Estimate to Purchase Order Blues
In QuickBooks it’s possible to create an Estimate and then from the Estimate create a Purchase Order, Sales Order, Invoice or even a letter – but there are some drawbacks to these features as noted in the question below, submitted by a reader.
Hello, I have just upgraded from Pro 2009 to Premier Contractor 2012. I did this so I could turn Estimates into Purchase Orders. I spent an hour on the phone with Intuit yesterday to have them say, “oh, it can’t do that”. So I am scouring the internet for someone that can help me.
When you choose to create a PO from select items, the selection screen has no line descriptions. We don’t have item codes for everything we sell, that is never going to happen. So there is a list of items on the left that could be 5 pages long, with no way to tell them apart other than counting. This opens up a world of mistakes.
I have flirted with the idea of making vendor specific item codes. I will get major push back from the designers with this work around though. Is there a way to customize that selection screen between estimate and PO? Thanks, Benjamin
Unfortunately, there isn’t a way to customize the selection screen that appears when you go to create a Purchase Order or a Progress Invoice from an Estimate to include the line item descriptions and it certainly would be a nice feature.
Because we can’t change the way that QuickBooks does things, let’s take a look at the things we can change or work with and that’s your Item List. While I agree that it’s not practical to have an item code for absolutely everything that you sell; creating vendor specific codes really isn’t much better – especially if those vendor specific codes would create havoc with your designers.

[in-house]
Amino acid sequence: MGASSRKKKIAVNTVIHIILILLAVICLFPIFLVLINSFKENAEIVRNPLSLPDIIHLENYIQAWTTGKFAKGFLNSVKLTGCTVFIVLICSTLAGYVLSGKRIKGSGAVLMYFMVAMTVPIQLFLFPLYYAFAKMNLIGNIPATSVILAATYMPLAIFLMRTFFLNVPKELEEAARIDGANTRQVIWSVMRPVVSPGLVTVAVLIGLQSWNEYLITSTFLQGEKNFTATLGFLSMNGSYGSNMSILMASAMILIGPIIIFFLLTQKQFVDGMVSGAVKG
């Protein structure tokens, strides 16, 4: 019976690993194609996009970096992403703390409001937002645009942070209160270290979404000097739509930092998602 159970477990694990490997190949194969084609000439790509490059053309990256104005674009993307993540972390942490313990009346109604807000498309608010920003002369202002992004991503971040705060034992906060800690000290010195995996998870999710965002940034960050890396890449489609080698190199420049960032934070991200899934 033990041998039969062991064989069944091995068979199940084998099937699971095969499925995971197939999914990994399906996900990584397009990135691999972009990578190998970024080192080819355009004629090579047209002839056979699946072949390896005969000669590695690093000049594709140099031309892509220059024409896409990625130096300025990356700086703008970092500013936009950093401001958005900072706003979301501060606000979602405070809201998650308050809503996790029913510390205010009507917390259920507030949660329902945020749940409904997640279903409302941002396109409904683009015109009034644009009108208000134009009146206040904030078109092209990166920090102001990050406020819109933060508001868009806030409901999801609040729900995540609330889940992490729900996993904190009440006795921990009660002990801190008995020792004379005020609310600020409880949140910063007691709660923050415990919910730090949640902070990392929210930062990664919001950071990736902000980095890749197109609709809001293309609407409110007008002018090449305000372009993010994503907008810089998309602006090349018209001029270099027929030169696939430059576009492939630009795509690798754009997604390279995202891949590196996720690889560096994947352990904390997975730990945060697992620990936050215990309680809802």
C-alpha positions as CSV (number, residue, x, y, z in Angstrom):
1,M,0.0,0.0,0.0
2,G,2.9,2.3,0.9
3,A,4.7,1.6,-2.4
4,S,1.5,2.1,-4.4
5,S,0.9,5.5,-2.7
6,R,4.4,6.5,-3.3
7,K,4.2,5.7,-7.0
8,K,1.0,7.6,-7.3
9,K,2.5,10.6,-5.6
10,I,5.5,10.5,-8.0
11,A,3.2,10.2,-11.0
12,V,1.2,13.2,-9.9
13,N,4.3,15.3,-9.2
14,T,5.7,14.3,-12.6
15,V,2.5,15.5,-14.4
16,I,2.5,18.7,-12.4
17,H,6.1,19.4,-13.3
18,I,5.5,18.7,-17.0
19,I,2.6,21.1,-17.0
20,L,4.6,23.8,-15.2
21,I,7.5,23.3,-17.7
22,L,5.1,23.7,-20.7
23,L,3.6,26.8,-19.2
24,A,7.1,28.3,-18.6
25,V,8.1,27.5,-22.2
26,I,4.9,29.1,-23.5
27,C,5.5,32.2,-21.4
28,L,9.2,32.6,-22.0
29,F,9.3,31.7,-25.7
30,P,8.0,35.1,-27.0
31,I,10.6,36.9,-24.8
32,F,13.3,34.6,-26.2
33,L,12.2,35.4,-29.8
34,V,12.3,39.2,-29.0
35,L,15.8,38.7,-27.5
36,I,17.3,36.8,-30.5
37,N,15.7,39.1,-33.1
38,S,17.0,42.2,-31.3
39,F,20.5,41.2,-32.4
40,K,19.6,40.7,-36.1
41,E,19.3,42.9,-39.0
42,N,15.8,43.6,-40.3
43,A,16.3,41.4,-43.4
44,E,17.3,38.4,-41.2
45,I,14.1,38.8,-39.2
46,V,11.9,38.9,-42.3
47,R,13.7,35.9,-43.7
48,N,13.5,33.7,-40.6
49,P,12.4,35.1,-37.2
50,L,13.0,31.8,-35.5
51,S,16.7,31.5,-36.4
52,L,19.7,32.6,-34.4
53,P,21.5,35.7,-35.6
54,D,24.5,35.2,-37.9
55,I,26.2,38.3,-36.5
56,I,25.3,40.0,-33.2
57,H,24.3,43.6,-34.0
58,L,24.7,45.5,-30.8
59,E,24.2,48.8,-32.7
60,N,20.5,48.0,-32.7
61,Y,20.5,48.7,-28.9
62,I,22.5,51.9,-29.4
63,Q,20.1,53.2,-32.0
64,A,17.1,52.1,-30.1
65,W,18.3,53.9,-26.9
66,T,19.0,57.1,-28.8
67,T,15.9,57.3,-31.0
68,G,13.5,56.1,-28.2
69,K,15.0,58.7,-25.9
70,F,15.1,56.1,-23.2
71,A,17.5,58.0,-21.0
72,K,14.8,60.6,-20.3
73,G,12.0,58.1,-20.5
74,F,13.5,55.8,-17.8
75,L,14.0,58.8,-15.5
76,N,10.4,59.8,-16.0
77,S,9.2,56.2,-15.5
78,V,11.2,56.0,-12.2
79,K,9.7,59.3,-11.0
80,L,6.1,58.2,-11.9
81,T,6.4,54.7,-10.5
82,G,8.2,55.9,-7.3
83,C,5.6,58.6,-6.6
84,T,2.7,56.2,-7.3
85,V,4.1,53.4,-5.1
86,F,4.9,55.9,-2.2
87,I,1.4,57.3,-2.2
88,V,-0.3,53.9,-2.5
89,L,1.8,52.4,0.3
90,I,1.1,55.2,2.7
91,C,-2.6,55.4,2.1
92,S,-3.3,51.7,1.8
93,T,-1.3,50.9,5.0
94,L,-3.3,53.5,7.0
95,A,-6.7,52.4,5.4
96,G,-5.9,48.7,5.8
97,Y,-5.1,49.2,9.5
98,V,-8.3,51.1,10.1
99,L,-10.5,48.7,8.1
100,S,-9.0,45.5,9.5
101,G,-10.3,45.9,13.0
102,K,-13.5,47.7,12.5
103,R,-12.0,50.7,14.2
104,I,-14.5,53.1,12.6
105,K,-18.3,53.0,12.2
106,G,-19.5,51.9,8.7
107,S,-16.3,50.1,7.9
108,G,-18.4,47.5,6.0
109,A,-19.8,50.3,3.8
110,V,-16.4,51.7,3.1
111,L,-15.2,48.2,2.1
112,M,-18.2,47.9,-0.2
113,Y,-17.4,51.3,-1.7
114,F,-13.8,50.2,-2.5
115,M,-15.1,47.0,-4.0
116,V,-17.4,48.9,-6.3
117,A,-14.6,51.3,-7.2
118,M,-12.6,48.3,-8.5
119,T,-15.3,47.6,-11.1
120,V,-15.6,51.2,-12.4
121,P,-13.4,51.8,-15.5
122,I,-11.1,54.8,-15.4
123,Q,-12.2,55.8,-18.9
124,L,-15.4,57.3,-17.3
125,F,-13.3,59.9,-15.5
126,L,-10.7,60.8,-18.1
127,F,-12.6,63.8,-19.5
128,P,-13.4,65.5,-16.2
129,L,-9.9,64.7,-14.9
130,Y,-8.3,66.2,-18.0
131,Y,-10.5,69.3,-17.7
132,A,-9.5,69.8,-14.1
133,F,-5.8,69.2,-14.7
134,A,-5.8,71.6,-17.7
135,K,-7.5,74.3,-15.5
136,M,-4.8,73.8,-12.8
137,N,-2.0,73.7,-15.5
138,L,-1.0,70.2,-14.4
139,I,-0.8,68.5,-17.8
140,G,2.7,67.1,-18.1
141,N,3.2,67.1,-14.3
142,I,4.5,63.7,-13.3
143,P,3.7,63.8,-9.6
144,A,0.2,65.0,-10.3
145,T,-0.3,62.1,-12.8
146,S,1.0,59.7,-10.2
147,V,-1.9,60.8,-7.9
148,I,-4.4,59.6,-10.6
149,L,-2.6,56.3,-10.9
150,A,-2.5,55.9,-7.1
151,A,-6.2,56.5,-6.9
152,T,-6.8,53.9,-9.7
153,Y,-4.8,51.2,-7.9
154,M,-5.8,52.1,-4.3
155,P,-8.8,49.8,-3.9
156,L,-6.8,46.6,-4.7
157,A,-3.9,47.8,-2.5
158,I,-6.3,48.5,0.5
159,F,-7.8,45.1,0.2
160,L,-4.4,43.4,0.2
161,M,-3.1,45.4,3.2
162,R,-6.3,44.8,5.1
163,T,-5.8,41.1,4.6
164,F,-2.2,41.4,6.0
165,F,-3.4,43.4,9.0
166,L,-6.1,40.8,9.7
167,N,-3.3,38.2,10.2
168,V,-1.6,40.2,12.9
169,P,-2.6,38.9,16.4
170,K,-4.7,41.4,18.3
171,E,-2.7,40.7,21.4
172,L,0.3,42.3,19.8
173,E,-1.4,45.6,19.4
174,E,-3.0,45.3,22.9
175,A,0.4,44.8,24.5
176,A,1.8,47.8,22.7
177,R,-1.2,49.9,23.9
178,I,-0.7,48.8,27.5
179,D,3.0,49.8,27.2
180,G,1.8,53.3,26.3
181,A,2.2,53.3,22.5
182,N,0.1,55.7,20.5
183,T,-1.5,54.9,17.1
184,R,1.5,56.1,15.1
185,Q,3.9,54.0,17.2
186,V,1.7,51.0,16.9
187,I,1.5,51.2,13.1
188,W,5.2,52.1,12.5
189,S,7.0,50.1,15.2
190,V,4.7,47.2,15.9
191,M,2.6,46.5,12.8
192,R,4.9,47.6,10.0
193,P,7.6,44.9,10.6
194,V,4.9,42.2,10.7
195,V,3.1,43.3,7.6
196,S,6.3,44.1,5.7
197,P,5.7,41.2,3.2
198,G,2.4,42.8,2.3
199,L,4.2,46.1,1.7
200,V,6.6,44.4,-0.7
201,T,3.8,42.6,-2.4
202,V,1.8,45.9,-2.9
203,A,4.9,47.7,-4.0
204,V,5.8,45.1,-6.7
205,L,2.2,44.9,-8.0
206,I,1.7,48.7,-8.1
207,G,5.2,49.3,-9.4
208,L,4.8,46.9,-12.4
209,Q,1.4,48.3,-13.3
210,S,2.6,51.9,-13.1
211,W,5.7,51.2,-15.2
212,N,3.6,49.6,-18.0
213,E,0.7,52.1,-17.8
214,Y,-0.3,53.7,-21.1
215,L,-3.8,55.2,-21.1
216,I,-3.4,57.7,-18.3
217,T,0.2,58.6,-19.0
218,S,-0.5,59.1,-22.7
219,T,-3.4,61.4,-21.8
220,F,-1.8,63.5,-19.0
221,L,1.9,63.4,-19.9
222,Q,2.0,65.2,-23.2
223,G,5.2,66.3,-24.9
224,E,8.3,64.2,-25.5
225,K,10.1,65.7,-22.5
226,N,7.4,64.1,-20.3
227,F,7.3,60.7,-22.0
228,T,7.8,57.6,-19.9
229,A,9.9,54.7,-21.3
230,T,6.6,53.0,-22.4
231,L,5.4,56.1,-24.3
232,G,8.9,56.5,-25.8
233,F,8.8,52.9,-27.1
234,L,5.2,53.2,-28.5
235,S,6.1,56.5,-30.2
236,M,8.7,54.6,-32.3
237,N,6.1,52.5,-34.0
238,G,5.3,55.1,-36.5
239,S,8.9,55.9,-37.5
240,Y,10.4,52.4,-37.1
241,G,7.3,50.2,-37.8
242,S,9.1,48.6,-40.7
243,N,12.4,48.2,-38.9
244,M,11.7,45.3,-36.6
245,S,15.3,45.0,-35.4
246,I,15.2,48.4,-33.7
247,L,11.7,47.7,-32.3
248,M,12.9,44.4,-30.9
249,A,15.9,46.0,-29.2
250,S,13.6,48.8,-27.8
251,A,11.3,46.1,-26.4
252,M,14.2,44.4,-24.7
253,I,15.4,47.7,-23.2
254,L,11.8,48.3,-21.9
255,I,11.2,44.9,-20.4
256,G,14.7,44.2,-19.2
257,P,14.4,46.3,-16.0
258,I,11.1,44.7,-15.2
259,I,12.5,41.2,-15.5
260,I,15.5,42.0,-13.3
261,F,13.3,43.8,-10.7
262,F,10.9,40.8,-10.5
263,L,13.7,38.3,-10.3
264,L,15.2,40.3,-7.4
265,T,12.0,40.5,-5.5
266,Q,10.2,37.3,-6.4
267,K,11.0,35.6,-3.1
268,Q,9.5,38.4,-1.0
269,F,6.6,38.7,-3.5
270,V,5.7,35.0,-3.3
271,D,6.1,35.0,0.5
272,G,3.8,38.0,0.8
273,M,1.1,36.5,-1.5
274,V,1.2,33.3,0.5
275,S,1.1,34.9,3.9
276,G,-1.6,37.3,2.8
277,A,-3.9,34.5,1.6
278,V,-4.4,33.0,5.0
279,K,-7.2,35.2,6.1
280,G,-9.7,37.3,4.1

After looking at your website, here are some suggestions that may help:
- Make your item names/numbers descriptive, yet generic enough that they can be used over multiple projects – when an item has a generic enough name you can then have an item for everything that you sell – for example curtain rods would be a generic item name and when you pull the item into an Estimate you could then add more detail about color, style, length, etc.
- Utilize the QuickBooks Group Item feature, giving the group item name the vendor name and then pulling in the items that you usually purchase from that vendor. Group Items can hold up to 20 permanent items and you can insert more items within the group once you’ve pulled it into an Estimate – you can also delete items that don’t pertain to this specific project.
- Create items that represent the rooms to act as a separator or divider or call-out; for example Master Bath, Living Room, Kitchen, etc.
I did the books for an Interior Designer a long time ago and it was more challenging that doing books for a contractor! But I was able to take the methodologies from the construction industry where work is often done in phases or cost codes and was able to apply that to her business.
I would recommend that you make a copy of your QuickBooks data file, name it test and when you open it immediately go to the Company menu -> Company Information and change the Company Name to Test as well, that way you’ll be able to tell when you are in your working file and when you are in the test file. Make some of the changes to the Item List and draft some sample estimates and run a few Purchase Orders and see what happens. I’m betting that you can come up with something that ends up being pretty efficient.
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